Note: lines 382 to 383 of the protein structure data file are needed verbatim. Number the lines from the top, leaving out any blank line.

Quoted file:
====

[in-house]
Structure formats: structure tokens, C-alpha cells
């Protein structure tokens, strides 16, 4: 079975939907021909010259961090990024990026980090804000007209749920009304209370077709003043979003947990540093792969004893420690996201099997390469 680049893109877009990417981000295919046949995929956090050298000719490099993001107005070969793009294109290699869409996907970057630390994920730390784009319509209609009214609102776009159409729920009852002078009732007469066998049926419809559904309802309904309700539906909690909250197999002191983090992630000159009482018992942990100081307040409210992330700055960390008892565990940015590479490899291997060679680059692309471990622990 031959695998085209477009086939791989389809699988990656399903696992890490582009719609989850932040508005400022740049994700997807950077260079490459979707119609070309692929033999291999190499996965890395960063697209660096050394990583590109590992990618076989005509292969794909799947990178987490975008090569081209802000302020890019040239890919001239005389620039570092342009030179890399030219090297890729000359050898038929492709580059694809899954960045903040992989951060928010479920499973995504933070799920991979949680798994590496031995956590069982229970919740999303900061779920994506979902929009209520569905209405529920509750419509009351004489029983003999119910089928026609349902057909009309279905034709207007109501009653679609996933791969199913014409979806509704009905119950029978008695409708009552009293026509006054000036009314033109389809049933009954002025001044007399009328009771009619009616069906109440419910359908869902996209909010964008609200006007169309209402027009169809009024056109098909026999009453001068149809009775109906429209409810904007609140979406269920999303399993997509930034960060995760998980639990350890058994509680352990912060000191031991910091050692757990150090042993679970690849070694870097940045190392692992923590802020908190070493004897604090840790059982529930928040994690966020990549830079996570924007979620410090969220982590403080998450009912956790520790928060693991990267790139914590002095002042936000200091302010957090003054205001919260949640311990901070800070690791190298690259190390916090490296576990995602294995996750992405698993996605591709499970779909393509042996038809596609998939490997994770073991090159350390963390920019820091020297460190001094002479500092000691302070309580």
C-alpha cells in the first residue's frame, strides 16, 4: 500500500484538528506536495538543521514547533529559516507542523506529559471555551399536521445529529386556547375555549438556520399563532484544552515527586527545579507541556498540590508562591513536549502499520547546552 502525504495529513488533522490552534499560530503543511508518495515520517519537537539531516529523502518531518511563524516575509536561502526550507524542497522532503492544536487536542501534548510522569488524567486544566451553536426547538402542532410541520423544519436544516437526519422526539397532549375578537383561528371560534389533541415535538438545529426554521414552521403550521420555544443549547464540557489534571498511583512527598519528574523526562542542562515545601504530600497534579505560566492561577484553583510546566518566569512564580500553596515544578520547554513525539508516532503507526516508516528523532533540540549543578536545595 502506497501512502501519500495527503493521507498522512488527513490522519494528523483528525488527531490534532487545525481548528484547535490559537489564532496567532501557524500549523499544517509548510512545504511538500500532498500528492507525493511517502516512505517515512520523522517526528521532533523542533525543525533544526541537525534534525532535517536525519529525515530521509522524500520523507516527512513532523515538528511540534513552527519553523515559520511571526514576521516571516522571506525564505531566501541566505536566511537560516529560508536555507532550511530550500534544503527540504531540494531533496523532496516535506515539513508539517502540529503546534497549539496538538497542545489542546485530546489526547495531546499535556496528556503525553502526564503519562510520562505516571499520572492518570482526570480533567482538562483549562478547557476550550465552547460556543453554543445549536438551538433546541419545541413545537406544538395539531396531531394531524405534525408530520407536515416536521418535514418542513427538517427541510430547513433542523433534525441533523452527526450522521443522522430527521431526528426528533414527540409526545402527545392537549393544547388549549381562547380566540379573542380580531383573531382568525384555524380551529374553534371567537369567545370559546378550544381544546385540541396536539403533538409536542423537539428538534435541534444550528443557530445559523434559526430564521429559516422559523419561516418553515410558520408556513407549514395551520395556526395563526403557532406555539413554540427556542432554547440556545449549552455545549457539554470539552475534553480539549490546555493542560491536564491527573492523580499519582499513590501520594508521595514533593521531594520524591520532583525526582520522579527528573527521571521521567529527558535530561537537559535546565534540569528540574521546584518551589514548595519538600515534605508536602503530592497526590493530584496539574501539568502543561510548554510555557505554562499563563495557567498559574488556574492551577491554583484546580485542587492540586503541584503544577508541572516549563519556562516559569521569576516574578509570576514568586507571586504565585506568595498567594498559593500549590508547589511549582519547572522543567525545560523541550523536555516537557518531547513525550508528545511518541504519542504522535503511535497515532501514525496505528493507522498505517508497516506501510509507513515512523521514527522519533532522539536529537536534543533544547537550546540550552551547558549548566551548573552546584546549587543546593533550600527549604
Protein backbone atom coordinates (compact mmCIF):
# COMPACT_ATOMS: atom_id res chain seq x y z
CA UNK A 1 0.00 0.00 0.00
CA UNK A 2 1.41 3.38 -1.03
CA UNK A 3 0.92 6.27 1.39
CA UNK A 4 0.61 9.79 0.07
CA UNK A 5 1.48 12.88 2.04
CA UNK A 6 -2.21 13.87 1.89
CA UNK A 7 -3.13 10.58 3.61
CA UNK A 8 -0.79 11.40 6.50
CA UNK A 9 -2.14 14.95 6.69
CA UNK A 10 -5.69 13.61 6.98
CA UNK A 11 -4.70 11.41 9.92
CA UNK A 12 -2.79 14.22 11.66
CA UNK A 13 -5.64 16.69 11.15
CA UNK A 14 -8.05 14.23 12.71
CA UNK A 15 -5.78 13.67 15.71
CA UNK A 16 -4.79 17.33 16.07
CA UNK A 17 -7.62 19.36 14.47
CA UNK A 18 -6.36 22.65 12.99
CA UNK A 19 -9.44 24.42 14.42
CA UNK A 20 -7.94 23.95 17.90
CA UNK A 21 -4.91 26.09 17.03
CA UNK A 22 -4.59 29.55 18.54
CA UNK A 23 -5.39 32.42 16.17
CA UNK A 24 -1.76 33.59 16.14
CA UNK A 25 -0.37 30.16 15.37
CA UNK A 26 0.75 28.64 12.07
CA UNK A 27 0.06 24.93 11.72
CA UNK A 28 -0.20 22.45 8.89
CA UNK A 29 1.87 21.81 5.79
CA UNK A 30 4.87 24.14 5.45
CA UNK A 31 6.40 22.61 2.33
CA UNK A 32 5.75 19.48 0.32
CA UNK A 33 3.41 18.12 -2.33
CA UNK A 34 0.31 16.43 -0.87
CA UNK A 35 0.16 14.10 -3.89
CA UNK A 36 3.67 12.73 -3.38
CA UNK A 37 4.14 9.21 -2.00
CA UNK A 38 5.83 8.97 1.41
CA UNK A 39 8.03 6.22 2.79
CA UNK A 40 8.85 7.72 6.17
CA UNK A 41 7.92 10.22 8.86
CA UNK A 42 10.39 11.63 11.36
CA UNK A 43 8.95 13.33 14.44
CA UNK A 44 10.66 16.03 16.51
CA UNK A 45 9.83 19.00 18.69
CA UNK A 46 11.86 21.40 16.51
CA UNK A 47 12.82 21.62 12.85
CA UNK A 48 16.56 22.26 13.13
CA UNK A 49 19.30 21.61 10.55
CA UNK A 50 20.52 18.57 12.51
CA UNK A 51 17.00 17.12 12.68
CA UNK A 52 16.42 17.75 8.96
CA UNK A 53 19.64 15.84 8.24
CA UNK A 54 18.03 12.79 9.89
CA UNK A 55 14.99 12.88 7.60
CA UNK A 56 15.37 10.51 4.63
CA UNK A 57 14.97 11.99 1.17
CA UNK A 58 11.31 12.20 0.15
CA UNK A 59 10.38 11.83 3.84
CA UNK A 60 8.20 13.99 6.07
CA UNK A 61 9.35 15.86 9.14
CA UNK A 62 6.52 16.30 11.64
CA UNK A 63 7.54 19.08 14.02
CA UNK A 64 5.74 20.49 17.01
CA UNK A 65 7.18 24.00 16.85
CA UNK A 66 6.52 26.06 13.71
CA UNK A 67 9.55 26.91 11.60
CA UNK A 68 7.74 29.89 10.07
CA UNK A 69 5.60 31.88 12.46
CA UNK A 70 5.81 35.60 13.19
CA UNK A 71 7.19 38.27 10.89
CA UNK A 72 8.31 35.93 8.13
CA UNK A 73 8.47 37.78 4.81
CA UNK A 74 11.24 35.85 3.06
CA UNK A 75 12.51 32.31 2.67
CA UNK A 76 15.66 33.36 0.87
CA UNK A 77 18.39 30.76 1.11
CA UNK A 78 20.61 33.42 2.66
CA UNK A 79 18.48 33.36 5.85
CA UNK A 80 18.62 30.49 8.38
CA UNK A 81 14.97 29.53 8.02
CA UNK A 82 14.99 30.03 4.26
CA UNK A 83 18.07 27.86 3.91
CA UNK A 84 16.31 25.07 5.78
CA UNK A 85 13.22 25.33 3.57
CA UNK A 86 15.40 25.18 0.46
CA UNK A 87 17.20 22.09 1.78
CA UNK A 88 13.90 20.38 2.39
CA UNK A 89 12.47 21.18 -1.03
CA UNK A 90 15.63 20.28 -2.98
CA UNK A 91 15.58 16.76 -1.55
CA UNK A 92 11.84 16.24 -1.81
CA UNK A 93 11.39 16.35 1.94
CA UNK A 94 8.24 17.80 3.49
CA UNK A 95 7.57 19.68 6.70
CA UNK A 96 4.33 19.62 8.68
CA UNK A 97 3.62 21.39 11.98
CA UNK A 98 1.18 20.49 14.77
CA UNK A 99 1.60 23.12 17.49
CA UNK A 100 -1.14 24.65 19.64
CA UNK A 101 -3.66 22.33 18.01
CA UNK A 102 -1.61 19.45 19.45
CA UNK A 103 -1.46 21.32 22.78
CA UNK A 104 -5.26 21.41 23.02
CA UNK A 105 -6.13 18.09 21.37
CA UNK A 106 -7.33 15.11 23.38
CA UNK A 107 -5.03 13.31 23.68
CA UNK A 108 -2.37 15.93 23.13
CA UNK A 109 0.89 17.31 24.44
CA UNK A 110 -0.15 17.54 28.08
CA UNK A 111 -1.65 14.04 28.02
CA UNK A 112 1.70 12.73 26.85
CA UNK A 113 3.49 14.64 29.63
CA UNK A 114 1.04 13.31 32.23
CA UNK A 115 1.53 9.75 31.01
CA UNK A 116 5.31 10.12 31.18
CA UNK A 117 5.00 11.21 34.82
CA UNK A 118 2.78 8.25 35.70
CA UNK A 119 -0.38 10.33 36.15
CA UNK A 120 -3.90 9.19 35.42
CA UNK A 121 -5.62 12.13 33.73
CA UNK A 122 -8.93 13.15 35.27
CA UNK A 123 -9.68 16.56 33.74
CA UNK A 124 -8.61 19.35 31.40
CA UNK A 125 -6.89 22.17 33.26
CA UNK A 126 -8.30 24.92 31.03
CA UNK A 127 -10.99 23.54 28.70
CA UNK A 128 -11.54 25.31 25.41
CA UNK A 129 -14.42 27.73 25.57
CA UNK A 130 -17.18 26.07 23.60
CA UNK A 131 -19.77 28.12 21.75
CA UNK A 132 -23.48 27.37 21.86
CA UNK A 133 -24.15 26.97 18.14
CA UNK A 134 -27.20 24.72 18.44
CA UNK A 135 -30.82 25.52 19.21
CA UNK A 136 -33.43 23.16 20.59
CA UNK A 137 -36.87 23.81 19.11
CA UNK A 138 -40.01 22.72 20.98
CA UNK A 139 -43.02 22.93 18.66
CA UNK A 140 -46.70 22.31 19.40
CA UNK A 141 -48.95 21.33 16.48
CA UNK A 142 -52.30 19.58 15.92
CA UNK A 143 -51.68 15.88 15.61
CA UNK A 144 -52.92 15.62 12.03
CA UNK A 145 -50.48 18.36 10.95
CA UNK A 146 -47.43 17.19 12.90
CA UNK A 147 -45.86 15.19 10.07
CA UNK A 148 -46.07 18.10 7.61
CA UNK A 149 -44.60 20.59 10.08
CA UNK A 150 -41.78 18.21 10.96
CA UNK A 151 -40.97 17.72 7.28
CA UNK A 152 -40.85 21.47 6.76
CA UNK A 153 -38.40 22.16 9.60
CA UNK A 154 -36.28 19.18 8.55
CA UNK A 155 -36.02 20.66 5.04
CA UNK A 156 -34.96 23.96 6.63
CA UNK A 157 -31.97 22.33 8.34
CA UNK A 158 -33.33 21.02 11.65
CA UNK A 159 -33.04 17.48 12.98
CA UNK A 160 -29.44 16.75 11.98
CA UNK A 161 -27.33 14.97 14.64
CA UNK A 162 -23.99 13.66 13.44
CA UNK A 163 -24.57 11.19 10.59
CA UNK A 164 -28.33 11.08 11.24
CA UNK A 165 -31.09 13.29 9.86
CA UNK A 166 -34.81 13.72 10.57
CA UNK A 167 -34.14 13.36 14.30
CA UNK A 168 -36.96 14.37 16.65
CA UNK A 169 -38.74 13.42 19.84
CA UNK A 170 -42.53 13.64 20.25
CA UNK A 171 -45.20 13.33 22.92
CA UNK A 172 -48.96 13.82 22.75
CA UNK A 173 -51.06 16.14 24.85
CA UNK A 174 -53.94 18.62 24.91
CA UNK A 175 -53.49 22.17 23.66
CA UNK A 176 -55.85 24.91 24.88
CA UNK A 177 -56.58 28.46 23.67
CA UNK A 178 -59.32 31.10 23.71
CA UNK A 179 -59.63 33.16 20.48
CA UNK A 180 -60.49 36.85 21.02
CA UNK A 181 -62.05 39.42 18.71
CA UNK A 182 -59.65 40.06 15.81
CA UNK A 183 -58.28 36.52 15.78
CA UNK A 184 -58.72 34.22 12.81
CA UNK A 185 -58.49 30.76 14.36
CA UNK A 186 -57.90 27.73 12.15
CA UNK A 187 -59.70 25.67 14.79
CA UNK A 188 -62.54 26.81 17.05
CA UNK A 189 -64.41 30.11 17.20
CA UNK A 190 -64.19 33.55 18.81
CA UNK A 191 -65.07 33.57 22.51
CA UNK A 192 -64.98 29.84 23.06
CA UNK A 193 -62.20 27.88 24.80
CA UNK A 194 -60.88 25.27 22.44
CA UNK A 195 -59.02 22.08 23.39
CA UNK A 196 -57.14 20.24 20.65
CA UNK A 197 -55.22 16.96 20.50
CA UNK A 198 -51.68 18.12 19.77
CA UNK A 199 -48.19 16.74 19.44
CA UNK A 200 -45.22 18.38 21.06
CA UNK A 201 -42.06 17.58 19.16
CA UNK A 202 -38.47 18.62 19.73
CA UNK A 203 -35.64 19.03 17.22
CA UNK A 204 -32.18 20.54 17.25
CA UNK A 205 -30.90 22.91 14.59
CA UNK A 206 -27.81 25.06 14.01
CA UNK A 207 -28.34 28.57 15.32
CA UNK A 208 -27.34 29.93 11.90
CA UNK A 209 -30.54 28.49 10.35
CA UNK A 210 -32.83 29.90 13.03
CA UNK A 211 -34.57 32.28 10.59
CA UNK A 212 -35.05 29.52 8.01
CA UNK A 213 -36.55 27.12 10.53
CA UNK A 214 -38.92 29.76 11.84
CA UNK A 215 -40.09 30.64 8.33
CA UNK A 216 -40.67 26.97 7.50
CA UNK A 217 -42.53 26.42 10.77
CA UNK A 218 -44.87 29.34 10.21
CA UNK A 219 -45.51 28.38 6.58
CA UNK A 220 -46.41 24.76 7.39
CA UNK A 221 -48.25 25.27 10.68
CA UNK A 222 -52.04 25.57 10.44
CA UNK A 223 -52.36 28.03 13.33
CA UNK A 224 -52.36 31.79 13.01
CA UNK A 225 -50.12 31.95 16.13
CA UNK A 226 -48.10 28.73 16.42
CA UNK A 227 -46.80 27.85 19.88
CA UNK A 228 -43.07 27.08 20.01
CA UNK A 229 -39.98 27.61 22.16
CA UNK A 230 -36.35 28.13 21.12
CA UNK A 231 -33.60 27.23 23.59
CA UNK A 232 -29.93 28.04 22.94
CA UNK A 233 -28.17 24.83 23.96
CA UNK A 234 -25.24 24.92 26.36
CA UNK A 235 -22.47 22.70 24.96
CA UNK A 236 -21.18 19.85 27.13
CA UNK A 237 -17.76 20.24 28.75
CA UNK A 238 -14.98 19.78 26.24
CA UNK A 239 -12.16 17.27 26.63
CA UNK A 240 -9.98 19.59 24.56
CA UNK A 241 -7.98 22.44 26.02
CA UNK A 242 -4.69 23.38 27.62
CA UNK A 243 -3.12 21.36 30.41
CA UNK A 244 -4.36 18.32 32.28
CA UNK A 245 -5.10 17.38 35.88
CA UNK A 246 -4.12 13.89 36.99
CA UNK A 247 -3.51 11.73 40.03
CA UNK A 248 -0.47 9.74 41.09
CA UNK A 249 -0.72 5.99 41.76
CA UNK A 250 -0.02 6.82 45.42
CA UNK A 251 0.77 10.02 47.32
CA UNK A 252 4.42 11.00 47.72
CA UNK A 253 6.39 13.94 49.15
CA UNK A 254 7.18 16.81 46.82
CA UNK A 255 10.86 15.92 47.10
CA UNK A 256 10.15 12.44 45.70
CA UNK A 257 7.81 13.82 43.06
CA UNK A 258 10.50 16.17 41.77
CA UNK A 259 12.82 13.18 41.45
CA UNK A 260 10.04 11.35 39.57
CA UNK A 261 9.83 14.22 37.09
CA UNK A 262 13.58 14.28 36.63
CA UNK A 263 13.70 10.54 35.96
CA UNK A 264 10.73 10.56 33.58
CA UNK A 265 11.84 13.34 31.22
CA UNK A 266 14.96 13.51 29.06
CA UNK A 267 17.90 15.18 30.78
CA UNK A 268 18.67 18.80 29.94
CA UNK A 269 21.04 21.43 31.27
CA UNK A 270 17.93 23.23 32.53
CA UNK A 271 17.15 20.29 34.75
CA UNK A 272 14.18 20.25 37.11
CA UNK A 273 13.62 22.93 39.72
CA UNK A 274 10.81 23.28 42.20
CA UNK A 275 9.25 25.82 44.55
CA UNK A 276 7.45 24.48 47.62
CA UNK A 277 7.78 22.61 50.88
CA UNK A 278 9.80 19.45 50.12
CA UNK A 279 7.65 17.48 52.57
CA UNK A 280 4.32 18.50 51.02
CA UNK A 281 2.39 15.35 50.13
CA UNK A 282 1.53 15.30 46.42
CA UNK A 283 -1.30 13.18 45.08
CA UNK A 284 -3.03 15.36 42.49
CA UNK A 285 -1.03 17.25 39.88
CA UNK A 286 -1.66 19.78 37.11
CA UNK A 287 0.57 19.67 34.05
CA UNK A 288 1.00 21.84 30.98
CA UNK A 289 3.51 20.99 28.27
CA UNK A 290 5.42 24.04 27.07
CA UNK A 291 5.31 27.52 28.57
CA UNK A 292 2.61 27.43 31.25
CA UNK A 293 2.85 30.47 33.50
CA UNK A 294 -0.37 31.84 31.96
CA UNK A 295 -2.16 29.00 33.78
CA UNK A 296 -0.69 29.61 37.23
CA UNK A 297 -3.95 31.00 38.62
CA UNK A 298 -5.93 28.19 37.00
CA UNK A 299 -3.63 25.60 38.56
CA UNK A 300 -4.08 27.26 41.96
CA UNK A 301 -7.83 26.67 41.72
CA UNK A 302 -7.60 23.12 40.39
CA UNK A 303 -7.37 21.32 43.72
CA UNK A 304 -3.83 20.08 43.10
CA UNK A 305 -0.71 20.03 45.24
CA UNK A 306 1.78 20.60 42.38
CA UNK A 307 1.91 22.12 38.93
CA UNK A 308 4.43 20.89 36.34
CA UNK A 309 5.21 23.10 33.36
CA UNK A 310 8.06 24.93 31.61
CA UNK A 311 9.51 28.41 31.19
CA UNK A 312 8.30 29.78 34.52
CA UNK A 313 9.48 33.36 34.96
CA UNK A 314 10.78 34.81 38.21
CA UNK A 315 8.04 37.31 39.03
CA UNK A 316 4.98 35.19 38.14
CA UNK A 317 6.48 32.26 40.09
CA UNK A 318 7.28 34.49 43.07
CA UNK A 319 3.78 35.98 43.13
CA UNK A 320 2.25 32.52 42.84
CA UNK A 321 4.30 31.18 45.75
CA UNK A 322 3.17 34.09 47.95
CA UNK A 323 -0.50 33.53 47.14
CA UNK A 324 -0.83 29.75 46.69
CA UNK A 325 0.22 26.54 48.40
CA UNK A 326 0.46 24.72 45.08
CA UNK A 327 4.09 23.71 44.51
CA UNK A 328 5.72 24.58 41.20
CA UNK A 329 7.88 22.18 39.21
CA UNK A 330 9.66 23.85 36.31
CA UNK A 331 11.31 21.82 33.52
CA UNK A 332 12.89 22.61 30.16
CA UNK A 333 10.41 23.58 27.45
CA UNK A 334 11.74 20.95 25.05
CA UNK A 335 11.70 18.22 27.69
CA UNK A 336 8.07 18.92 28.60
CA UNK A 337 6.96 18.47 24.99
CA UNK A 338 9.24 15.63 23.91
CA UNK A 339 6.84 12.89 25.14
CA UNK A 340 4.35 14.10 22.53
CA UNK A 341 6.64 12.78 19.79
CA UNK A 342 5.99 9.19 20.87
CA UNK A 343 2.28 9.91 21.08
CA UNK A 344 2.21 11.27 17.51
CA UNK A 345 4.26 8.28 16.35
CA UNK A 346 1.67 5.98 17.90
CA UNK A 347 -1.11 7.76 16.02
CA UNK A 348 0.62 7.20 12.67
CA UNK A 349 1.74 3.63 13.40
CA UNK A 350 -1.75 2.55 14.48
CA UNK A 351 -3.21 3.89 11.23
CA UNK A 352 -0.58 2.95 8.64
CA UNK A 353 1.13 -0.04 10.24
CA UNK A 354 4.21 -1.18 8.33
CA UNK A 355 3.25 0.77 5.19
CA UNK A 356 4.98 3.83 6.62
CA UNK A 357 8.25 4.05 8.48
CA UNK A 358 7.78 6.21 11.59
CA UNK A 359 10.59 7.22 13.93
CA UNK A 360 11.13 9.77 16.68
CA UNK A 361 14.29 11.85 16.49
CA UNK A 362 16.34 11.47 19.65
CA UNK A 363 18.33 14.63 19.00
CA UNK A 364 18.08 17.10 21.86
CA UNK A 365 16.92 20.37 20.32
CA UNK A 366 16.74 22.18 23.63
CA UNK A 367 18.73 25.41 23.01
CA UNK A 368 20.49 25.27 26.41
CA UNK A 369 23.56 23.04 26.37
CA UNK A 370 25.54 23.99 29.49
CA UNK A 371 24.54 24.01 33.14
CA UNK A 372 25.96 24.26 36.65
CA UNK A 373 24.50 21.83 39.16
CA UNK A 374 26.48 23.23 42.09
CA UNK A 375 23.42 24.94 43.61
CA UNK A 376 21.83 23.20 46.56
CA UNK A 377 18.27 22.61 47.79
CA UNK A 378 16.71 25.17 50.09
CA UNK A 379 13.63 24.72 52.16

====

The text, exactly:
CA UNK A 376 21.83 23.20 46.56
CA UNK A 377 18.27 22.61 47.79